If I have to guess, I am quite sure it was all trial & error. In the very beginning you learn how to steer and you oversteer all the time. Eventually, you start figuring out how not to oversteer during practice & drills, but when you are at speed you still find yourself oversteering because the boat responds so much quicker. Then at some point, you find you can keep a boat relatively straight when you are at speed on your home body of water and you think you have figured it all out--hooray!--only to find out that when you are put between two buoy lines or on another team's course, you are right back to feeling like you have no idea what you are doing. But eventually, over time in the seat, you really do learn the nuances of steering straight.

You learn when you will need to use more rudder vs less; you learn what works best for you on how to pick and hold a point; you learn how to stay between buoys and not "bounce" from one line to the other. Some people just get it, and for others it takes more time, but if someone has the magic way to teach a cox'n to steer straight from the very beginning???? Please let me know!

row2k - Best race/practice you've ever had? And worst/race/practice?
Taya DiAngelo - This is tough...let's keep this simple & go with my best & worst races at San Diego Crew Classic as a master. There is a VERY good chance these aren't actually my "best" and "worst" races ever, but they stick in my memory so I'm going with them.

My hands down favorite San Diego Crew Classic has to be 2013, the year I somehow found myself a not-so-young cox'n in a very young alumni boat (ahem, as in they graduated less than one year prior to the race). Jumping in a boat with women who had basically just come off of training at a high intensity and were ready to reclaim SDCC as their own was SO fun. We were seeded in lane one so we knew we had the advantage, but in alumni races you really never know. In the end, we won by the skin of our teeth and it was one of those races you finish as a cox'n and know for a fact you made a difference in their result.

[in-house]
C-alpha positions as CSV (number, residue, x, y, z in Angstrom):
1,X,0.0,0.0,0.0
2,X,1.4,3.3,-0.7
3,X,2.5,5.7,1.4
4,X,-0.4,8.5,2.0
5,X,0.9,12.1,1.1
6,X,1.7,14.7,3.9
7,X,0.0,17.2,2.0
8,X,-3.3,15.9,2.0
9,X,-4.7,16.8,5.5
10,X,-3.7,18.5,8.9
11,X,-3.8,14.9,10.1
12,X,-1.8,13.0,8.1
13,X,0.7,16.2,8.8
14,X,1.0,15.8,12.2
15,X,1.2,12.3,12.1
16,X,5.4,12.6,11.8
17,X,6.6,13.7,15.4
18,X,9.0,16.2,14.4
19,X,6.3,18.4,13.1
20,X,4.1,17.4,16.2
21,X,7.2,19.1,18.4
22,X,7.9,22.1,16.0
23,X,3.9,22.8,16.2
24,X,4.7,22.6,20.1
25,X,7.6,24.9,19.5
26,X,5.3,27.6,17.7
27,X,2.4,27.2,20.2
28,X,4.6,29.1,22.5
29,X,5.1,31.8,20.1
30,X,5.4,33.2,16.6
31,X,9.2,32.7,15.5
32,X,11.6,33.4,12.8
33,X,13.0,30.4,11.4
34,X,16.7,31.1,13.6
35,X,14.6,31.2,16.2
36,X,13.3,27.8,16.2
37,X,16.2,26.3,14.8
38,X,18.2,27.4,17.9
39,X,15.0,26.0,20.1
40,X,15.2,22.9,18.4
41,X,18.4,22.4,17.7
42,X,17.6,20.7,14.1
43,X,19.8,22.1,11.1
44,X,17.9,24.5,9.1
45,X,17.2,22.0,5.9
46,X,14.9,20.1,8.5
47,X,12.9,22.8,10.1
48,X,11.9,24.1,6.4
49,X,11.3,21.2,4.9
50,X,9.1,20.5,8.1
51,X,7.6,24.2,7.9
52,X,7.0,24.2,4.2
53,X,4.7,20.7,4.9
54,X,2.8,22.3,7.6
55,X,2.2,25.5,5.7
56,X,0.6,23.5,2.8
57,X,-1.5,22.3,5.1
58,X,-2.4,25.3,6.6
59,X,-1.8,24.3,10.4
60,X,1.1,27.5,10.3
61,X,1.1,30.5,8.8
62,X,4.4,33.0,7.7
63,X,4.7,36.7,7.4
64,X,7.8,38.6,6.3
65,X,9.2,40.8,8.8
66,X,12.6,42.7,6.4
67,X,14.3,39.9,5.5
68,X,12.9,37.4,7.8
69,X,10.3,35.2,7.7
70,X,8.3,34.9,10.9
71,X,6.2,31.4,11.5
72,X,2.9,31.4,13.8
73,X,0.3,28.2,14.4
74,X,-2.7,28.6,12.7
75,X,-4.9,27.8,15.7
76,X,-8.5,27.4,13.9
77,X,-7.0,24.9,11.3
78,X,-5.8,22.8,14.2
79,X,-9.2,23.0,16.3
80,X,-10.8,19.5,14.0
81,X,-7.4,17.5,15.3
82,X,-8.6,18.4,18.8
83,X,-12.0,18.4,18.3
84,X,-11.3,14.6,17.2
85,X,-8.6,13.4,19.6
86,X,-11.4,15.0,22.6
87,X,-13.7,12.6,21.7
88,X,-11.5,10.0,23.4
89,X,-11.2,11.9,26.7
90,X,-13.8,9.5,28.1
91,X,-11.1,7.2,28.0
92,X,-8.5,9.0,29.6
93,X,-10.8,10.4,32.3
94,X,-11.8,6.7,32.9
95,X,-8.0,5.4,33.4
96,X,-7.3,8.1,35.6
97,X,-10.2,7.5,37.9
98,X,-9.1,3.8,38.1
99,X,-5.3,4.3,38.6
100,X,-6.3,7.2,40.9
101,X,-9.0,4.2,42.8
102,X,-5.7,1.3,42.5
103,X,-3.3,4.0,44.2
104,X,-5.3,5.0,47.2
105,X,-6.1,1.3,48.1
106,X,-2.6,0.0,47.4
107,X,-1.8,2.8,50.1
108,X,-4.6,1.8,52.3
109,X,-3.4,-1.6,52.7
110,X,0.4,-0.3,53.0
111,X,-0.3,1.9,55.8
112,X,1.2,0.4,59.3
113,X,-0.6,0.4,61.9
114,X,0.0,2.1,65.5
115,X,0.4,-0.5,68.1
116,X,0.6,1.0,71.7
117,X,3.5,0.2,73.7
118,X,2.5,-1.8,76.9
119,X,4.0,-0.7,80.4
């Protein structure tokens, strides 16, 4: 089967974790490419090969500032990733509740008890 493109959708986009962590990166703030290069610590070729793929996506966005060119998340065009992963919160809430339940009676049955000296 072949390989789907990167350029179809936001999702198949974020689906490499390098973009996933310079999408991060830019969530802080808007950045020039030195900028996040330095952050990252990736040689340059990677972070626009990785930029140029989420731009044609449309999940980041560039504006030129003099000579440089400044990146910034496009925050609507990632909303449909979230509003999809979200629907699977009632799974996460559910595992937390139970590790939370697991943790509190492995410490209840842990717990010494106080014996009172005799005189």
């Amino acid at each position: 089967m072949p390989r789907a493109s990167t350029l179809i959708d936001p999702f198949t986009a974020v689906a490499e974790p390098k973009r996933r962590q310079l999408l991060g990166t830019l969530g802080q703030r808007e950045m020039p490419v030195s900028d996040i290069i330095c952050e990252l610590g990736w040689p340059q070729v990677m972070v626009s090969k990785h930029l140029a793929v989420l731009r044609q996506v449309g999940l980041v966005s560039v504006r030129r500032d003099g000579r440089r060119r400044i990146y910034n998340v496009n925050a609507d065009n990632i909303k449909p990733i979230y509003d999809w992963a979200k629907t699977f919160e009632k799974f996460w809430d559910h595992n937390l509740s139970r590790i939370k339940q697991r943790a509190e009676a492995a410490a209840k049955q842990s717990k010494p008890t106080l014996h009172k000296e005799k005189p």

On the flip side? A San Diego Crew Classic where I can easily say I cost my crew the win and it broke my heart. If anyone has raced SDCC, you know the buoys are slightly further apart than a "typical" buoyed course and, because of that, if you get slightly off course, it isn't so easy to reposition yourself into your lane; there's a strange optical illusion that happens. But here's the thing: it shouldn't happen to HOME COURSE cox'ns, right?

We know the deal & know how important it is to stay in the lane and use a point in the distance rather than the lane lines. So if you look up at where I spent my collegiate years and see that SDCC was my backyard and home course, and then see that this race in particular is one of my worst memories as a master cox'n you may be able to put two and two together...

Yep, I ended up just off course, then having to correct and then coming in second by less than a second. To this day, I do not care what anyone says: that is on me. The women I was steering 100% should have won and my steering cost them that. They were gracious and much kinder to me than I was to myself in the moments after finishing; for that, I am thankful.

The real question becomes: what did I learn? It took me a bit to stop beating myself up, I won't lie, but once I shook off the self-blame I was able to learn the lesson and for me it came down to this: I wasn't fully present in that race. I got cocky and didn't spend my weekend mentally preparing the way I typically do. That cost my crew the win. I hate that my lesson came at the expense of eight badass women, but I know for a fact it has enhanced my racing in the years since and I am now able to say "no" if I am asked to cox and know I won't be able to take the time prior to prepare.

Thanks for riding along with Taya and remember, this column is open to all "drivers" out there, so if you are an experienced coxswain at any level--from juniors to masters--and would be willing to invite row2k to join you in your ride, just contact us here. We'd love to hear from you about what you see from the Driver's Seat.

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[email protected]
06/23/2022  11:07:01 AM
Taya, good article, good advice and very honest. As a coxswain, those races that you lose really stick with you. Thank you. Chip